While initially refusing to accept any responsibility, under questioning from John Hendy QC, for the victims' families, the driver conceded that he was partly to blame.
Larry Harrison accepted that he had "made a mistake" by passing two warning signs. Showing signs of distress, he told the public inquiry: "I'm under a lot of strain here. I must bear some of the blame, but I'm not totally to blame. We are all human."
Mr Harrison, 52, said that Great Western Trains was partly at fault for allowing his train to run without an operational Advanced Warning System, which alerts drivers to danger signals. The express Mr Harrison was driving smashed into a freight train in west London.
Anthony Scrivener QC, for the train drivers' union Aslef, referred Professor John Uff, chairman of the inquiry, to a psychiatric report on Mr Harrison, which showed that he had been in denial since the disaster.
A harrowing tape recording of the driver sobbing uncontrollably down a phone line as he reported the accident at the side of the track was played as part of the evidence. On the tape, Mr Harrison described how he had just finished packing a hold-all with rail documents when he looked up to see his train "whizzing" towards a red danger signal with a freight locomotive crossing his path.
The driver repeatedly told the inquiry that he could not explain why he did not notice the warning signals. However, the hearing was told that as Mr Harrison neared the danger signals he placed three documents in his bag. That took a matter of about five seconds, he said. But experts' submissions point out that Mr Harrison's attention could have been distracted for up to 25 seconds.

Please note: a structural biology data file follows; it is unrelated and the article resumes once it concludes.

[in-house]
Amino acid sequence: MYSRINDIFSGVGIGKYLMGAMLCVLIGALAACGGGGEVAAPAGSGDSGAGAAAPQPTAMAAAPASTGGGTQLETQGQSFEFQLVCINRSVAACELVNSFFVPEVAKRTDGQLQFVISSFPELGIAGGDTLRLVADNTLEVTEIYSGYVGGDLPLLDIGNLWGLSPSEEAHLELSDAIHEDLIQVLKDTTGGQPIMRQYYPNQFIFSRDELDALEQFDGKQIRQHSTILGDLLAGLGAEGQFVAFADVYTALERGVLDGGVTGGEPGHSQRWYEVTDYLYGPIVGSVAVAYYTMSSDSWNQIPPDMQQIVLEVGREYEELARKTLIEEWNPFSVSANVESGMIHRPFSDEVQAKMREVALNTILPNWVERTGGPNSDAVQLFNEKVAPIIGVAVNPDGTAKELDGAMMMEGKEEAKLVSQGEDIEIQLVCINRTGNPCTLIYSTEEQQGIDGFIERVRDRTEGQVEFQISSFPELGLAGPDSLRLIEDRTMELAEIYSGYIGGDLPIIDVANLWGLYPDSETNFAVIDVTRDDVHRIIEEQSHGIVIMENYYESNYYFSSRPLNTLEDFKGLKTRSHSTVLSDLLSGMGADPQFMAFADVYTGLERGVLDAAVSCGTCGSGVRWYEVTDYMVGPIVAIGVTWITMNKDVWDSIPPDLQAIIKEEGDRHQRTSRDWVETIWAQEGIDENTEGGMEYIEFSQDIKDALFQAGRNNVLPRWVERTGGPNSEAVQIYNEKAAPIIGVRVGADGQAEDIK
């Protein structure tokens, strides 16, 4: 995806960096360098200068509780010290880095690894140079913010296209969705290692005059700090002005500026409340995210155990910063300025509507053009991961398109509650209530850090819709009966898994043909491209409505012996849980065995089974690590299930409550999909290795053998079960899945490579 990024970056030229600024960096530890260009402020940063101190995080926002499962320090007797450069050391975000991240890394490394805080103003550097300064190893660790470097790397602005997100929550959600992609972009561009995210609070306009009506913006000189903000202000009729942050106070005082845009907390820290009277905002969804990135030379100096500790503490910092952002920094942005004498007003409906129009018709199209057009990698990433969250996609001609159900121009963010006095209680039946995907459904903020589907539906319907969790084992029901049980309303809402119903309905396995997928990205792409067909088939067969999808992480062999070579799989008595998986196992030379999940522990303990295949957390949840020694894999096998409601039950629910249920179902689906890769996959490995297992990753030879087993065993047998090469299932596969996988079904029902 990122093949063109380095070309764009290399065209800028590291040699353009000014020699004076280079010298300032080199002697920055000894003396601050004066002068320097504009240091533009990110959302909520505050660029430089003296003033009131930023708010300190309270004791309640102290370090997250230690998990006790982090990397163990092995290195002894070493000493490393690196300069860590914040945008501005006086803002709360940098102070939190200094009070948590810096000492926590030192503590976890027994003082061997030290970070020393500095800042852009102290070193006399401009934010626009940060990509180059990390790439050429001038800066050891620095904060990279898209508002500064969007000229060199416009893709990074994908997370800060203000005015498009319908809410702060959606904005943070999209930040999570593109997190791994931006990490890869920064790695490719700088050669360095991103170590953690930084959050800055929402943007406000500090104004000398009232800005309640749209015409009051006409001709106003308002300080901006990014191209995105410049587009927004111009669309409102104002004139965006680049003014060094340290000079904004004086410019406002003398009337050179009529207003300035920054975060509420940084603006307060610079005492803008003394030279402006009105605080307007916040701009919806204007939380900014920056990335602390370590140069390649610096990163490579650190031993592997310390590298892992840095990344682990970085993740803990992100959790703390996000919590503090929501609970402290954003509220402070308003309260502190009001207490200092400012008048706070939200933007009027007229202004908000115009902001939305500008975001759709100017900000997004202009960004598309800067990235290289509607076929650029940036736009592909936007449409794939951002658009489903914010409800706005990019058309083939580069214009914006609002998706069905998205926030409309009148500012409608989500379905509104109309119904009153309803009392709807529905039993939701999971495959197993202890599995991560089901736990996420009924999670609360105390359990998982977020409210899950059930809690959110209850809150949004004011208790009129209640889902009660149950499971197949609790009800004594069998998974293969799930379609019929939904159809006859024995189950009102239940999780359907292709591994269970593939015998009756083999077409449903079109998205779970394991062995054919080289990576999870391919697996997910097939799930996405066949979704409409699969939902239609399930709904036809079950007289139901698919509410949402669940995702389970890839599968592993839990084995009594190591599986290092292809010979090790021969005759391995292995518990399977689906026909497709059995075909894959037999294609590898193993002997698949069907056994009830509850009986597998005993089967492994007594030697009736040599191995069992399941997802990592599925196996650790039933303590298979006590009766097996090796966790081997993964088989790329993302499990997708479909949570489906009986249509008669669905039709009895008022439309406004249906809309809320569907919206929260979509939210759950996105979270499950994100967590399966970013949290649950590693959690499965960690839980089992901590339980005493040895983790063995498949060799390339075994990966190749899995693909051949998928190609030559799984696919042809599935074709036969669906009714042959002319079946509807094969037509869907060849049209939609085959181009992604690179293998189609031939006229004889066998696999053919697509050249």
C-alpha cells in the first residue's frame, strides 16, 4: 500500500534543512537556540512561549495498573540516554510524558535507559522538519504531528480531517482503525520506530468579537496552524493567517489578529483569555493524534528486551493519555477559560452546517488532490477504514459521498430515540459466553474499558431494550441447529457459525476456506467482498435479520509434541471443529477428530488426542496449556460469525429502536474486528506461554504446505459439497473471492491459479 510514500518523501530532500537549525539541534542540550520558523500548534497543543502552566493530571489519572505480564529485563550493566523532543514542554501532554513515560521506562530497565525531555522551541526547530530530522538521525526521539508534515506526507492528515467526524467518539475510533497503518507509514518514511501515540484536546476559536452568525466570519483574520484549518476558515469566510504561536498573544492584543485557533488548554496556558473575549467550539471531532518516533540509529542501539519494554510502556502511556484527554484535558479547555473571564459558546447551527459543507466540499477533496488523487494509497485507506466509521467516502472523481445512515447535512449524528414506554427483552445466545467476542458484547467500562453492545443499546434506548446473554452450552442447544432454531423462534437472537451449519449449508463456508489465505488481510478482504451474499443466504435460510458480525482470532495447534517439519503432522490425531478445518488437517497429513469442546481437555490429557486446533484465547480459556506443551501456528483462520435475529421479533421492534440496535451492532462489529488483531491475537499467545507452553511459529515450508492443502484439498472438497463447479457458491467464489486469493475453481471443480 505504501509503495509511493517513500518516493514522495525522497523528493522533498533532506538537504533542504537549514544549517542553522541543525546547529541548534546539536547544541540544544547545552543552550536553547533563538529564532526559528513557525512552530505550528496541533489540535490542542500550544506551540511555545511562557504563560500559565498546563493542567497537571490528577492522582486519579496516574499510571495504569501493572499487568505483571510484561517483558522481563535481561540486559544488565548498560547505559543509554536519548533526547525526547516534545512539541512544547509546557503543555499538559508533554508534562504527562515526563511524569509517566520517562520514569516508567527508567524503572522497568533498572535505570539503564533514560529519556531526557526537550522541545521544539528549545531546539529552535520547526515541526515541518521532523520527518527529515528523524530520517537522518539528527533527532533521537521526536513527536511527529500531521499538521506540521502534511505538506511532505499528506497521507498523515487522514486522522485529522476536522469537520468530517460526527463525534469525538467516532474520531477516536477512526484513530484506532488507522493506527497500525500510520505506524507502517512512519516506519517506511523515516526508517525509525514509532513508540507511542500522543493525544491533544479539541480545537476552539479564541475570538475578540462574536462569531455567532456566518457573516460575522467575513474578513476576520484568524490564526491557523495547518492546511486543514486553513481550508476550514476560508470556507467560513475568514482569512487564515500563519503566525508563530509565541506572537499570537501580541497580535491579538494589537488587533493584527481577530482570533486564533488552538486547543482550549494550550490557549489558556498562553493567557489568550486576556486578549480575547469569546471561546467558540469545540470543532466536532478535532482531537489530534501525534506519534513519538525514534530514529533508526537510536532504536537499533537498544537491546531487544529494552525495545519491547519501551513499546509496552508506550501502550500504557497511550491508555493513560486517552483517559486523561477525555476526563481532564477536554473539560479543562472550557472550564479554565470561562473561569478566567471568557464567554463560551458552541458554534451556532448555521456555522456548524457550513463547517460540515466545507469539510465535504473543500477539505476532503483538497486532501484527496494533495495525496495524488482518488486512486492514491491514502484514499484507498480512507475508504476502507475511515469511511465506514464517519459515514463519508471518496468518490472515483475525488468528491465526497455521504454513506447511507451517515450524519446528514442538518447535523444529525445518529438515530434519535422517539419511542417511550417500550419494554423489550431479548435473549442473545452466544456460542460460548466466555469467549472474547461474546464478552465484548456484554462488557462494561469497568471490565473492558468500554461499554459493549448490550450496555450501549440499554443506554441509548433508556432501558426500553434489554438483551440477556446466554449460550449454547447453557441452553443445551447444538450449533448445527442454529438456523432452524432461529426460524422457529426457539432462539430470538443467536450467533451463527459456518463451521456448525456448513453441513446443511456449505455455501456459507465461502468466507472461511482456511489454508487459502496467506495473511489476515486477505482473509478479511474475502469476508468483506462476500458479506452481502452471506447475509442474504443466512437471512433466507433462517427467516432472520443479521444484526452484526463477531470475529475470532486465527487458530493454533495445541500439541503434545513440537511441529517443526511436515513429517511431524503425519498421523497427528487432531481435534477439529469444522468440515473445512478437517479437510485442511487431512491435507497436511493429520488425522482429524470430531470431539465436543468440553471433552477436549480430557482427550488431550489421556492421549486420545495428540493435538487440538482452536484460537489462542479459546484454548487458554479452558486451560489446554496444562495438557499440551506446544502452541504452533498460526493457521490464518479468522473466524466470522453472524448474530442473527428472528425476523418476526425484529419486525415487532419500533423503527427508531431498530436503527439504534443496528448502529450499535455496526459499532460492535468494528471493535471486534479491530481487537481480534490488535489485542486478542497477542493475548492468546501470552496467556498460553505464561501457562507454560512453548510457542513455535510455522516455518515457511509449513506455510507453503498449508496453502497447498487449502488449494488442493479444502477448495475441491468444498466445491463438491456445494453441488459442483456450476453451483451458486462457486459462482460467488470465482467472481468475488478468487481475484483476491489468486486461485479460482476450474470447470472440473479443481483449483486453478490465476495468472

The driver denied suggestions by some passengers that he had been seen earlier in the journey adopting a casual manner, with both his feet up on the dashboard.
He explained that he might have had one foot up on a ledge, but that was a practice adopted by most drivers to stretch their legs and avoid cramp. Mr Harrison said that it was not possible to drive the train with both feet up because one had to be placed on a pedal that operated as the "dead man's handle".
Mr Harrison, who was severely reprimanded earlier in his career for passing a signal at red, indicated that there was no question of him dozing while he was driving. "I love driving trains. I've found it thrilling," he told the inquiry, although he added that he could never bring himself to go back to the job.
The inquiry heard how he ran from the cab back into the engine just before the impact. After the crash he left the train and, from the trackside phone, told the signaller what had happened. The AWS safety system had been switched off after it developed a fault. A more fool-proof mechanism, Automatic Train Protection, had also been switched off.
Mr Harrison said that he was not trained for driving without the AWS and had not realised how dangerous it was.
He apologised to the families of the victims: "I wish to express my deepest sympathy to the bereaved families and those passengers who were injured. I want to say I am very, very sorry for what happened on that day." The inquiry continues.Reuse content